Rehena Prevails

Rehena Prevails

Publication info

Ahmed Leon, CARE Bangladesh

As a young girl, Rehena Begum was the brightest among her peers in school. Her parents had always encouraged and supported her dreams for an education, until they succumbed to traditional rural customs in Bangladesh and arranged for Rehena, at the age of 14, to marry a school teacher named Abdus Salam. Fortunately for Rehena, her new husband also encouraged her to pursue her studies.  Despite this encouragement, Rehena dropped out of school. Within three years, she was mother to two children, a girl and a boy. When their older child was five years old, Salam set off for an overseas job in Brunei in order to increase his earnings and better support his family. The opportunity was a good one for Salam, and he was soon able to purchase new land on which he built a brick house with seven rooms. Tragically, after two years of working overseas, Salam died from a ruptured appendix.

Salam’s untimely death was the beginning of Rehena’s struggles. The house built with Salam’s money was registered in the name of two of his brothers. Additionally, Salam’s older brother was the recipient of all the money Salam sent home during his overseas job. Moreover, the land purchased by Salam was claimed by his brothers as their own after his death. Suddenly, Rehena found herself with nothing. Not even her father was in a position to support her due to his own financial hardships.

 “It seems that all of my happy days were just gone. I had no idea what to do with my two children; how I would feed them; how I would ensure their needs. For the first couple of months after my husband’s death, I managed to pay for my expenses with my meager savings. But when that money was gone, I had no clue what to do next. It was really painful to beg money from my in-laws; their ill words were unbearable. My mother-in-law even tried to marry me off again. For the first time, I realized my mistake in not continuing my education. If I had had sufficient education, I could have secured a job.” 

While her in-laws provided Rehena and her children with food, any additional needs or expenses went unmet. After a year of struggling and doing without, Rehena learned that the Shapla Rural Development Society (SRDS), a local nongovernment organization and partner of CARE, was looking for some women to be peer educators to adolescents participating in their social awareness program. Peer educators would receive a small stipend per month. Rehena seized that opportunity as a last hope to gain independence for herself. 

Meanwhile, CARE and SRDS staff, familiar with Rehena’s story, facilitated another opportunity for her – a teaching position in an informal school operated by another local NGO. After more than a year in this job, Rehena was finally in a position to resume her education. Thus, she enrolled in the secondary school certificate program at Bangladesh Open University. Due to the number of years she had taken off from her studies, however, she struggled academically and was unable to pass the certificate program. What’s more, the funding for the project that supported Rehena’s teaching salary came to an end in 2011. Once again, Rehana was faced with the prospect of not being able to support herself or her children.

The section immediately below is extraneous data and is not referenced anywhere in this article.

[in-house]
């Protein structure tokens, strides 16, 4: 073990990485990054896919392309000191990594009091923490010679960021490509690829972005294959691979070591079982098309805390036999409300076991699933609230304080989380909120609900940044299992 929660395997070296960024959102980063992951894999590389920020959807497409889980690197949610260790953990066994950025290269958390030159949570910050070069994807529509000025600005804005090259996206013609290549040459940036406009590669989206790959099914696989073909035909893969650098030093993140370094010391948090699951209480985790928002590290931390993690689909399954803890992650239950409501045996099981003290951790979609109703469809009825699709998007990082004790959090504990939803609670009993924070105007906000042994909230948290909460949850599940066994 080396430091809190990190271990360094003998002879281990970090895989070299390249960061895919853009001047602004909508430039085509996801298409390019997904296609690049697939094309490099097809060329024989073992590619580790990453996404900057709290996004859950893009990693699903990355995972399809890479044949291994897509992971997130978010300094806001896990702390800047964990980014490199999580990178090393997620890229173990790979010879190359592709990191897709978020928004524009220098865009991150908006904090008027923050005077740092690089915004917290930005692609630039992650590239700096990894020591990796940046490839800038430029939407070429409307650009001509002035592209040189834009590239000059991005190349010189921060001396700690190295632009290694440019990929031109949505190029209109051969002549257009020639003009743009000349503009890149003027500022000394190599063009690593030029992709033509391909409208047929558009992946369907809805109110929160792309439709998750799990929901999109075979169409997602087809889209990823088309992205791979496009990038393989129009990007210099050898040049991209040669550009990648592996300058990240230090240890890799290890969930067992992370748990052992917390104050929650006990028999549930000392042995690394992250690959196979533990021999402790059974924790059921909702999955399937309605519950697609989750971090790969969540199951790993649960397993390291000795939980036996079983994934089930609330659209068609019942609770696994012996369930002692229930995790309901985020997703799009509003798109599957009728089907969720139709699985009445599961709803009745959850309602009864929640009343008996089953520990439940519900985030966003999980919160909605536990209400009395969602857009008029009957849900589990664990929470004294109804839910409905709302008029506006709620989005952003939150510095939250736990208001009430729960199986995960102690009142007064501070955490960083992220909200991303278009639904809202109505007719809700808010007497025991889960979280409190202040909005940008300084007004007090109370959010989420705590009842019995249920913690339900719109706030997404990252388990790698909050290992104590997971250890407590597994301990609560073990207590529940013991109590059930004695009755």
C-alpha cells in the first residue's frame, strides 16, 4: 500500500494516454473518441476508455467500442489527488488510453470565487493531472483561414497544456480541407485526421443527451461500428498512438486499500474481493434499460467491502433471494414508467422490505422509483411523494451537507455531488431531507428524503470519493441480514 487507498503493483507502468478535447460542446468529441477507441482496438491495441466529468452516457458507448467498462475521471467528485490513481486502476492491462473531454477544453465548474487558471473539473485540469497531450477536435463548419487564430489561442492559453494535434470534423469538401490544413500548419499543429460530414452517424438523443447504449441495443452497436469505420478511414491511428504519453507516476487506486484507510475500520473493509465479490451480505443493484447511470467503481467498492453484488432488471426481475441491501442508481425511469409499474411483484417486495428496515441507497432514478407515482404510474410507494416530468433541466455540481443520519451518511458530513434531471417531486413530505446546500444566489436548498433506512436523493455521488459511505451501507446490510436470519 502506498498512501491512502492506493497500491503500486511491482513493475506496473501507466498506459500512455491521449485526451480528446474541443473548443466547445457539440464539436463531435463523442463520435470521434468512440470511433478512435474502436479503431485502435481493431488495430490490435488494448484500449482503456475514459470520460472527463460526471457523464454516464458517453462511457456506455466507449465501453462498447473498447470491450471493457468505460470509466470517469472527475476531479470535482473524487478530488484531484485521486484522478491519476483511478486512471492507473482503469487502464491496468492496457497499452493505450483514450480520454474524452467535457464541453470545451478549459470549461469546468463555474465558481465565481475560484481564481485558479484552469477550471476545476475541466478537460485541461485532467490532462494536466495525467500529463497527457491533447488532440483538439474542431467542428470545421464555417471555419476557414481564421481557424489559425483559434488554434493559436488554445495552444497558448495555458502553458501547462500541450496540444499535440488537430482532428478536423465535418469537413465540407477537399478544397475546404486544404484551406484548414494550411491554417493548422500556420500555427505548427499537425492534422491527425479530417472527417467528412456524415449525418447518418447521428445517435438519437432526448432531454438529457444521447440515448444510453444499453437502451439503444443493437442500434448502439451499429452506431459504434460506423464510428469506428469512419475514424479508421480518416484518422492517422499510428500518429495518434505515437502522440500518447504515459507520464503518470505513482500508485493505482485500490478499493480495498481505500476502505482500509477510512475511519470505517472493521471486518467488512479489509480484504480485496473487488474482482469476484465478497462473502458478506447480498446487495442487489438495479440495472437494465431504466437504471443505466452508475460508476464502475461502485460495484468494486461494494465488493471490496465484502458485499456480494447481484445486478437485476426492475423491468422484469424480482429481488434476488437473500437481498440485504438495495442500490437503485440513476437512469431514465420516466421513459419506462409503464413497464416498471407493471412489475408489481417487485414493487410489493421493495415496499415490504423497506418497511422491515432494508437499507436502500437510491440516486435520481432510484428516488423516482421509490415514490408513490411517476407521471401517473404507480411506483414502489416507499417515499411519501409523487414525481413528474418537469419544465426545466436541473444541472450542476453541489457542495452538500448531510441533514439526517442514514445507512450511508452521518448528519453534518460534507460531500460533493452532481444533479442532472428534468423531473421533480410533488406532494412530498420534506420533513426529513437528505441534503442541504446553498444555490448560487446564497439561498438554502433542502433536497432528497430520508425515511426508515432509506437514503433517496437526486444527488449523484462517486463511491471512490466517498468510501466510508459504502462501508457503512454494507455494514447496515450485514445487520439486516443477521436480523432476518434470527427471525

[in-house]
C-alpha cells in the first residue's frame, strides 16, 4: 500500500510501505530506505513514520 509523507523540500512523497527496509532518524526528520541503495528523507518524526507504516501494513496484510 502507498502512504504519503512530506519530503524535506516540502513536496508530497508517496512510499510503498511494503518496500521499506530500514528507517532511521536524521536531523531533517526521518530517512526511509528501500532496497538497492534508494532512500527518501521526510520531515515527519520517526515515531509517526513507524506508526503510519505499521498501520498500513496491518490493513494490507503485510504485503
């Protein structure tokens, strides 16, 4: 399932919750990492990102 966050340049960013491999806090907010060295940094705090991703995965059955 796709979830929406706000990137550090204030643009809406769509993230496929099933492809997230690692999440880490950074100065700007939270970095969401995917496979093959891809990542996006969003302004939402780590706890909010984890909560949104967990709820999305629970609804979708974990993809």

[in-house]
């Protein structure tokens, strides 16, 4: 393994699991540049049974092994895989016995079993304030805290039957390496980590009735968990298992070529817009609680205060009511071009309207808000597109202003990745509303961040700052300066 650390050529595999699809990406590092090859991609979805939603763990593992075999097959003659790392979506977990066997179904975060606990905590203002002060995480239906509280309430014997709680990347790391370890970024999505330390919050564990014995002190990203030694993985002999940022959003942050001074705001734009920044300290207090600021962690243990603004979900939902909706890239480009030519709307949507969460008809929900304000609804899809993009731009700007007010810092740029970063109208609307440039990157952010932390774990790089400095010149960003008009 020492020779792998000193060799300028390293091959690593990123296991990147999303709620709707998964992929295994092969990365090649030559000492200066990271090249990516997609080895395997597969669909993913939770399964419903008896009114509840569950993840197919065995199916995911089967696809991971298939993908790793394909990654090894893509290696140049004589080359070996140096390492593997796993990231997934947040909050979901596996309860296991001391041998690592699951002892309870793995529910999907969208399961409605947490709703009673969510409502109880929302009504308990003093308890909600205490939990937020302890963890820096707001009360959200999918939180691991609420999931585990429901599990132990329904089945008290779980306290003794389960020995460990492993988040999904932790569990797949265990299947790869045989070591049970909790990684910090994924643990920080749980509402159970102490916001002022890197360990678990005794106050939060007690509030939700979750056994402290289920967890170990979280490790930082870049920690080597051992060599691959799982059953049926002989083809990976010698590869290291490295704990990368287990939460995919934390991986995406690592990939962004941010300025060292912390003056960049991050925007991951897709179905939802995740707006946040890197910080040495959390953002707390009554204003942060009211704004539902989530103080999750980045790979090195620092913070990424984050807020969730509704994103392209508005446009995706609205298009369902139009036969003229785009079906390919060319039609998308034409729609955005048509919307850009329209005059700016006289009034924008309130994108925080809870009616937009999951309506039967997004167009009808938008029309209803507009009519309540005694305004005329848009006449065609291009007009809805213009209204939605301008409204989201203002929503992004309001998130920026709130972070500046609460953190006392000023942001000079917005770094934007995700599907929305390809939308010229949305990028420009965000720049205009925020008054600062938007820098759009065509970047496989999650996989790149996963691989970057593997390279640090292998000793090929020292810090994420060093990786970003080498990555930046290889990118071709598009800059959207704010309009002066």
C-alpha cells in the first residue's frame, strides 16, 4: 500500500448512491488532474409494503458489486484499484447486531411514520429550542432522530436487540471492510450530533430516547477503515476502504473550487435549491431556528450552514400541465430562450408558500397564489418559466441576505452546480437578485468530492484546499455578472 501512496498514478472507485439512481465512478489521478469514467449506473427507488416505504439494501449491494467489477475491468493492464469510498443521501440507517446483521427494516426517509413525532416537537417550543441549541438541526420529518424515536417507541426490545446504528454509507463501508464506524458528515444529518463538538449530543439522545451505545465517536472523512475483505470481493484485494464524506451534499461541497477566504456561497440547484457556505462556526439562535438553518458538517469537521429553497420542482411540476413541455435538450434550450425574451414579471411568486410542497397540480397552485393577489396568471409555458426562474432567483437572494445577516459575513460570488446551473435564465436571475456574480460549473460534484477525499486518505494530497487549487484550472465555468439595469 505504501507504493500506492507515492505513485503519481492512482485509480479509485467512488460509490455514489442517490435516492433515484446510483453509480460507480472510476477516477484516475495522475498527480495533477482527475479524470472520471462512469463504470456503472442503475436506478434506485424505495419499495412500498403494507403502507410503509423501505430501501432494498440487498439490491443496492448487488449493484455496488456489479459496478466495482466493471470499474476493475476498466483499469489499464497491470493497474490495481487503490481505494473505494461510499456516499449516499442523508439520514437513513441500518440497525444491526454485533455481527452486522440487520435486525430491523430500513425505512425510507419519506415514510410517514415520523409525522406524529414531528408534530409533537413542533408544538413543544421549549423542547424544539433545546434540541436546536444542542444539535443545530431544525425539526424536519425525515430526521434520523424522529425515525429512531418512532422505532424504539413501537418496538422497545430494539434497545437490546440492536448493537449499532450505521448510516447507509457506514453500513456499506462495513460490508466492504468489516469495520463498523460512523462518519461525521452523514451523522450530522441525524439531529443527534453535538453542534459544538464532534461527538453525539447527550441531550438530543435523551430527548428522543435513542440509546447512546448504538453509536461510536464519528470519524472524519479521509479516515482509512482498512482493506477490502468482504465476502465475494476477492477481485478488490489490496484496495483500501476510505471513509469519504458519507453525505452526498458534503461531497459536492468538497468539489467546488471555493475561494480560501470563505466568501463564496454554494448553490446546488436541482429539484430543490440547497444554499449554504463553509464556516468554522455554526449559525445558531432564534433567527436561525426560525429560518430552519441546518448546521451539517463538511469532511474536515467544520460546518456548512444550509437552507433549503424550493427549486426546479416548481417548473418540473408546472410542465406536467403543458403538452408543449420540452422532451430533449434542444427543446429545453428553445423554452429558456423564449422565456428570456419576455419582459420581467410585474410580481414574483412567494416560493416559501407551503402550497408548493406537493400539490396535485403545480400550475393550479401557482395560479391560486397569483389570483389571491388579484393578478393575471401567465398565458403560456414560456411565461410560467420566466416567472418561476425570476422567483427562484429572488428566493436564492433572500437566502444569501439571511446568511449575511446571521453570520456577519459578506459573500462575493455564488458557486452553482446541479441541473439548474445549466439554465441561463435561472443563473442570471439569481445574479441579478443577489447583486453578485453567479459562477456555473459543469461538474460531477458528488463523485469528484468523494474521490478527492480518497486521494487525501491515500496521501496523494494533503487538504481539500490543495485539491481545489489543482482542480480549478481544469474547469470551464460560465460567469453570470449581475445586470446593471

Soon, CARE launched another program called ACCESS and selected Rehena to be one of its community health workers (CHWs). When she joined the group of 73 CHWs to be trained under ACCESS at the beginning of 2012, she was at her lowest point: economically, socially and psychologically. She suffered from depression and malnutrition and had to go to hospital several times during the 21-day primary health care training session for the CHWs. The CARE team supported her and helped her to recover. She finally managed to complete the training and began taking care of pregnant women and children in her community, visiting them regularly. Moreover, she invested the honorarium she received during training to buy contraceptives, which she sold to community members as a secondary source of income.                                                                                                          

At the end of 2012, using lessons learned from the ACCESS program, CARE came up with an innovative approach to create front line healthcare providers for hard-to-reach areas. Under this program, trainees were required to attend a government-accredited six-month long training course. One of the major criteria for this training is to have a secondary school certificate.  

Rehena, who wanted to attend this training, knew that she had to succeed in obtaining her secondary school certificate. She said, “I was scared that I would fail the exam again, but it was the chance for me to do something better and useful and I knew I must try. By the grace of Allah, I passed. Immediately after receiving my passing test scores, I informed CARE staff and they selected for the training program.”

The training included six weeks of field training in addition to the clinical training. During this time, she completed five deliveries, 50 antenatal checkups, 10 postnatal checkups and referred two complicated cases of pregnancy. She was recognized both by doctors of the district hospital and by community members. Rehena is now deployed in her community as a private community-based skilled birth attendant. She is not only providing an important service to her community, but she is also providing a better life for her children.